A plan to redraw the boundaries of most of Alexandria's dozen elementary schools is drawing the ire of some parents who say it benefits the school system's white students over its minority and special education pupils.

Angry parents jammed a meeting room Wednesday night where the city's nine-member School Board approved the plan by a vote of 7 to 2. The parents accused the board of "resegregating" the 5,900-pupil elementary system by leaving largely untouched the boundaries of Douglas MacArthur, the elementary school with the city's largest percentage of white children, but shifting boundaries of several schools where most students are black and Hispanic.

Under the plan, known as the 15-R-1 alternative, the board also voted to transfer three special-education programs scattered across the city to Jefferson Houston Elementary School in Old Town.

"They moved Hispanic children, black children and disabled children in order to keep existing school boundaries for children who are none of the above," said Beth Stephens, who is white and whose son will shift schools from Maury Elementary in the city's affluent Rosemont area to Jefferson Houston in 2000.

But board members rejected such charges, accusing critics of using "inflammatory statements" to draw attention to themselves. Board members said they are trying to accommodate a booming school population, where 78 percent of elementary school students are members of minority groups and 22 percent are non-Hispanic whites.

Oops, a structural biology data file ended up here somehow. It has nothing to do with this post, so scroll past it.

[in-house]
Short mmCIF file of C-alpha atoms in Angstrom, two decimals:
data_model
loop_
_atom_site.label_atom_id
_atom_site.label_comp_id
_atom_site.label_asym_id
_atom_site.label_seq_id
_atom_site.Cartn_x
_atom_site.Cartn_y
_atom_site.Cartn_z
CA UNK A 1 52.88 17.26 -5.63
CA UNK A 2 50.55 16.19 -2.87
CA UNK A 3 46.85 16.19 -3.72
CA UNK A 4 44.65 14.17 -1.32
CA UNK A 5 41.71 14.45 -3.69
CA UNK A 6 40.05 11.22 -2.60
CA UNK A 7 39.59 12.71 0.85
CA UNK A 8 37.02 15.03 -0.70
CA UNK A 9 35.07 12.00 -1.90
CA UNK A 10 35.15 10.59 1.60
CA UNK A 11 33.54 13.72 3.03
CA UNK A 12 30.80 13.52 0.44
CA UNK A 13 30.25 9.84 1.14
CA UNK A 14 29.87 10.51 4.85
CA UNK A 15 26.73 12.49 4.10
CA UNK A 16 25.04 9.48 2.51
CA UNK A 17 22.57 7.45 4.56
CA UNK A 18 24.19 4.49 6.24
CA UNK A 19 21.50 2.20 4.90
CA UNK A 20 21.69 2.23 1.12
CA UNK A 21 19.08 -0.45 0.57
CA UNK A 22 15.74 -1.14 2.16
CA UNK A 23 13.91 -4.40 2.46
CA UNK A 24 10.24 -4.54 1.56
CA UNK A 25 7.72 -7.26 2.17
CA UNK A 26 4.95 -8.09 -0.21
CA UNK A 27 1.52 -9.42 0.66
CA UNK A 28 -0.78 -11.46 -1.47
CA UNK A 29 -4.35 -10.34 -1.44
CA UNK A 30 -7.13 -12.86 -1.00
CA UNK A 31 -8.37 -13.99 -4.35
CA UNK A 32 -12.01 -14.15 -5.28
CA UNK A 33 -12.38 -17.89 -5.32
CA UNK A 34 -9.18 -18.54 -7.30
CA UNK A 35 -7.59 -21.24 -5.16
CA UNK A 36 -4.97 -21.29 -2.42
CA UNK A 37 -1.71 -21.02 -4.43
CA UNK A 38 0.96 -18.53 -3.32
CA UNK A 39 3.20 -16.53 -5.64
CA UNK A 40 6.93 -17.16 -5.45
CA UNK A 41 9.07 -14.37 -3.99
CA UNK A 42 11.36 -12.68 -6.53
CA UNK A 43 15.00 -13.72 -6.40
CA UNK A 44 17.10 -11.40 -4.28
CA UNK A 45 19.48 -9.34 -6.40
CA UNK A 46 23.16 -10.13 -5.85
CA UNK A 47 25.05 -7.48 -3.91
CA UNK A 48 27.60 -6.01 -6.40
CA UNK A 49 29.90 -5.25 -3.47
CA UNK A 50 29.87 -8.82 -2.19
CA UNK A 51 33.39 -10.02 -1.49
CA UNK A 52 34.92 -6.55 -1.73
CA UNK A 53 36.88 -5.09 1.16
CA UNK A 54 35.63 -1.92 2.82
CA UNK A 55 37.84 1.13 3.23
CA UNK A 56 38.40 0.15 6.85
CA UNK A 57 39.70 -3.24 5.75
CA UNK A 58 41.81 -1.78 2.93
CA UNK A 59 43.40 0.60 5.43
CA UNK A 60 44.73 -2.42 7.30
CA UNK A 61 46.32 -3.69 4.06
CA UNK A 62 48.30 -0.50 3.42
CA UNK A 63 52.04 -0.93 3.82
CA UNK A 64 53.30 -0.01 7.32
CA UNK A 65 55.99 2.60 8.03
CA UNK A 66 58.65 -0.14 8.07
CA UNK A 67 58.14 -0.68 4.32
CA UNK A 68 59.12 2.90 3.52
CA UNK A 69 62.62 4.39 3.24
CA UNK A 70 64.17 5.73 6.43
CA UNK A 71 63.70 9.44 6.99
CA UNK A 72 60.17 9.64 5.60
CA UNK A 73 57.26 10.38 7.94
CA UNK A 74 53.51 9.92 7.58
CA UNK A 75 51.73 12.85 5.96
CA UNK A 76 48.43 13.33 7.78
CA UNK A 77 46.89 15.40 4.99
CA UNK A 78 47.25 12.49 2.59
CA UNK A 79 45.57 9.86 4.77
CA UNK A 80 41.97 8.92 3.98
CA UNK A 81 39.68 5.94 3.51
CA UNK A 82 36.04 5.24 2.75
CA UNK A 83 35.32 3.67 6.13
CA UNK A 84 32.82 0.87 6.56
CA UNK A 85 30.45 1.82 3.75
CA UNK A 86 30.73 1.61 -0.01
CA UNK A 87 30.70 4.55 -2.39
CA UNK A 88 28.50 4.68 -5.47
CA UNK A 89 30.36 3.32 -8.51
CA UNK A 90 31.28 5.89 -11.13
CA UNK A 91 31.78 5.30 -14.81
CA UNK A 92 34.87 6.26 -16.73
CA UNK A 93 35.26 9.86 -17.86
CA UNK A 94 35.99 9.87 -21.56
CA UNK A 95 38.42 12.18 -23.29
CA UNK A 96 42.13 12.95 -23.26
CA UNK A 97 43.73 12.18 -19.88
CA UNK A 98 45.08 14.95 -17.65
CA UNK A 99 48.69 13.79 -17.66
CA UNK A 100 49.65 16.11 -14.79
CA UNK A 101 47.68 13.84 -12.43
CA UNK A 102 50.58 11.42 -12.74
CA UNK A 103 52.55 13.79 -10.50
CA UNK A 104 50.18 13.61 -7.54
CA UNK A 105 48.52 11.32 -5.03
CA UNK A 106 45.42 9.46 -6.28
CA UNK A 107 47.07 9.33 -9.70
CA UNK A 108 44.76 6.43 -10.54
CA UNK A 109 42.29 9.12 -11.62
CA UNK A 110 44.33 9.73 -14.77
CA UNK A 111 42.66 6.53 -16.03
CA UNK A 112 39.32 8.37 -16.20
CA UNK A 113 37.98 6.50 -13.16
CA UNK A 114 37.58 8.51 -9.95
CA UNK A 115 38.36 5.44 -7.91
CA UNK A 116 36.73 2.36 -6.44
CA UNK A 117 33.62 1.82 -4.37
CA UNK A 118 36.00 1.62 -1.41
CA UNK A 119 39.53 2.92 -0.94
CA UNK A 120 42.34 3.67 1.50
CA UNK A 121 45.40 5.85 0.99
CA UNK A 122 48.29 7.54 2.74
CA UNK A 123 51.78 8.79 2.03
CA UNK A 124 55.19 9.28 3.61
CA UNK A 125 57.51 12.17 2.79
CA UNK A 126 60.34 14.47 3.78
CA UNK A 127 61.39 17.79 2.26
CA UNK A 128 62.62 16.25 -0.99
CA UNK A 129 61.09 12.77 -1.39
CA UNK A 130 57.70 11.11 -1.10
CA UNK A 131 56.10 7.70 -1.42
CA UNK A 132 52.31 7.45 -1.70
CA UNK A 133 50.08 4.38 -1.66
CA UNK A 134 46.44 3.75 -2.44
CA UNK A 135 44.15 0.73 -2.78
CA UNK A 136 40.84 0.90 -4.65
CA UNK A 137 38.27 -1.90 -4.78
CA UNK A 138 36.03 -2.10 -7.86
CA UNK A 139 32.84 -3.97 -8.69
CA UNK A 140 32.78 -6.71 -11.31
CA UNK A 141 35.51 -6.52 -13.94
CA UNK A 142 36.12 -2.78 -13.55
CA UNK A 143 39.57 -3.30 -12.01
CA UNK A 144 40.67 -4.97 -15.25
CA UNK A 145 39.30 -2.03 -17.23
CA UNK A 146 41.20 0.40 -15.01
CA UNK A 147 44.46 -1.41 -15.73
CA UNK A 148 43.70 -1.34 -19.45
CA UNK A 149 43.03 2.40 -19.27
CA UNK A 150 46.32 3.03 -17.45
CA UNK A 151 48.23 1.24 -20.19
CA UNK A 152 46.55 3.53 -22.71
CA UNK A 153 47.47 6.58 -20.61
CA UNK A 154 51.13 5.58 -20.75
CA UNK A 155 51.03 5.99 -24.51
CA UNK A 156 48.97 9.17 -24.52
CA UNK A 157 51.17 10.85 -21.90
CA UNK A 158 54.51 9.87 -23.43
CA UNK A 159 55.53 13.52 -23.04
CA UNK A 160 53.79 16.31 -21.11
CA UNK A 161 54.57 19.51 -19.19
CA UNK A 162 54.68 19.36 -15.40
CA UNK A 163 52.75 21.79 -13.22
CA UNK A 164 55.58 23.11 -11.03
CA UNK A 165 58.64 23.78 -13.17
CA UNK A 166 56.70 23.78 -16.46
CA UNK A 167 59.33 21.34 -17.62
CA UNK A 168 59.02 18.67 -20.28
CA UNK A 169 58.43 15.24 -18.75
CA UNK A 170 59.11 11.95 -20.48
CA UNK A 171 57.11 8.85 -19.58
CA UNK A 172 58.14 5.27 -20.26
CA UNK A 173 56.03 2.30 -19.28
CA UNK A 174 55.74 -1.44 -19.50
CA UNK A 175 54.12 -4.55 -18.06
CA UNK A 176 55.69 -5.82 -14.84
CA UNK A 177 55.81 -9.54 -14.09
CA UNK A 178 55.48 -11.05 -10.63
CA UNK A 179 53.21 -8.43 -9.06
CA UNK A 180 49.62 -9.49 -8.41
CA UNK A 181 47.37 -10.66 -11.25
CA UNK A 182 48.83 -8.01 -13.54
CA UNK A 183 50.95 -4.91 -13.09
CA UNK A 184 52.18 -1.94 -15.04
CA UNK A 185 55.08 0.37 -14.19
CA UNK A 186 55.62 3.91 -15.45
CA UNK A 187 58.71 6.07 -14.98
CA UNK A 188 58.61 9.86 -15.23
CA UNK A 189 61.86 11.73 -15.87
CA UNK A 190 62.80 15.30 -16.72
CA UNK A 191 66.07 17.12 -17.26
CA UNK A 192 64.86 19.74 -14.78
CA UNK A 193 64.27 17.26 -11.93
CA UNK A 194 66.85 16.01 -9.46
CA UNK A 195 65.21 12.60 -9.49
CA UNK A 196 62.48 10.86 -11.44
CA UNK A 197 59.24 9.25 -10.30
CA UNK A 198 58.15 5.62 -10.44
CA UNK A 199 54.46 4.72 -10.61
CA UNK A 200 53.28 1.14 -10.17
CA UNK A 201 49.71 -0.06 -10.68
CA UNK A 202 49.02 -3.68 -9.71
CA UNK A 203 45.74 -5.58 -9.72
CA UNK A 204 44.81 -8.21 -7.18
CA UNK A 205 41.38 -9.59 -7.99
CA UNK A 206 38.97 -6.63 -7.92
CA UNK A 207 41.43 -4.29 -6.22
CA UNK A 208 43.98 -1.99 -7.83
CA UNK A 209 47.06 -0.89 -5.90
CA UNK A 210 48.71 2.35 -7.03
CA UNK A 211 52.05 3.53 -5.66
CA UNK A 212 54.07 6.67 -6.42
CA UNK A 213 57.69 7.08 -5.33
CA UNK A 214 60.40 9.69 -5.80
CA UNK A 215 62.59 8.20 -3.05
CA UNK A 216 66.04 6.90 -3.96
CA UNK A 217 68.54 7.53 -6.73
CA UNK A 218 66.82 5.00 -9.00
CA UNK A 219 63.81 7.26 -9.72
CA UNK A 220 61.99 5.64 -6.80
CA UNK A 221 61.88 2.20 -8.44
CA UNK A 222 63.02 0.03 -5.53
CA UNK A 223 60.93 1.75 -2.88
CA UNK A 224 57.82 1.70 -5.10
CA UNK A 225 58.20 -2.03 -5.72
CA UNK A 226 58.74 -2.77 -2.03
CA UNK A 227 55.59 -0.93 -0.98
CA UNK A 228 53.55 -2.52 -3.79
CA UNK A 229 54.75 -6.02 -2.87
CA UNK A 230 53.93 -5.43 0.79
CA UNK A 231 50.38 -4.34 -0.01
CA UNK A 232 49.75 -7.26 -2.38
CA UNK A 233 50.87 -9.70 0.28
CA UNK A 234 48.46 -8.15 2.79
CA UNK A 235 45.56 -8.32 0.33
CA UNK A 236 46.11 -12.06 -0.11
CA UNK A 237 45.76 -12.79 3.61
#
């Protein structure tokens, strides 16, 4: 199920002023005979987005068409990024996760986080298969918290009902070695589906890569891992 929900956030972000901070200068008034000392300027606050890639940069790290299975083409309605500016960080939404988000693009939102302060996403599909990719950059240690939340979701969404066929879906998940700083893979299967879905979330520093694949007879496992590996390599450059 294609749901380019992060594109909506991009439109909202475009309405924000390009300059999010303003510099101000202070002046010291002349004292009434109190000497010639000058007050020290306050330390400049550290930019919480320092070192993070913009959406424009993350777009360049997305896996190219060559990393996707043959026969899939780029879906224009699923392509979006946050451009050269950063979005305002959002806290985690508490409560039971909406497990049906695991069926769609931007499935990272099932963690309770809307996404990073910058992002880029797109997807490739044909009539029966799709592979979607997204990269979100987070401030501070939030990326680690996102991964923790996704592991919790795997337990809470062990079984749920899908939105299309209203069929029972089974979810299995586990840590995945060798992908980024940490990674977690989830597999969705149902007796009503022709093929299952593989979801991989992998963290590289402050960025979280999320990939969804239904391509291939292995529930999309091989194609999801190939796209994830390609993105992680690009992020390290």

"Everything we have done in this process is an attempt to alleviate overcrowding and to put ourselves into the position for growth in the future," said board Chairman Stephen J. Kenealy.

"The issue of taking race solely into account in making any of these moves is untrue."

School boundary issues are nearly always touchy, but they are especially volatile in Alexandria, where the school system has shifted from largely white in the 1970s to mostly black and Hispanic. The new plan was prompted by a 20 percent growth in the city's elementary school population since 1993, mostly in the city's West End and northeast section. To relieve crowding, a new elementary school is scheduled to open in the Cameron Station area in the fall of 2000.

The plan also will uncouple two elementary schools in the east end--Maury and Lyles-Crouch--which were paired about 30 years ago when the city's schools were desegregated.

Maury, currently for kindergartners through second-graders, will become a school for kindergarten through fifth grade. Lyles-Crouch, which took Maury's students when they entered third grade, will become a K-5 "traditional" school, with features such as student uniforms.

Board members said the plan will ease crowding in the schools in the West End with the highest number of minority children. About 500 children who live on the western edge of the city--who now are bused to school in the eastern portion--will be able to attend school closer to their homes.

The plan also has been criticized by some parents because of the shift of special-education programs to Jefferson Houston. But board members noted that only about two dozen students out of the special-education population of 1,600 will be affected by the move.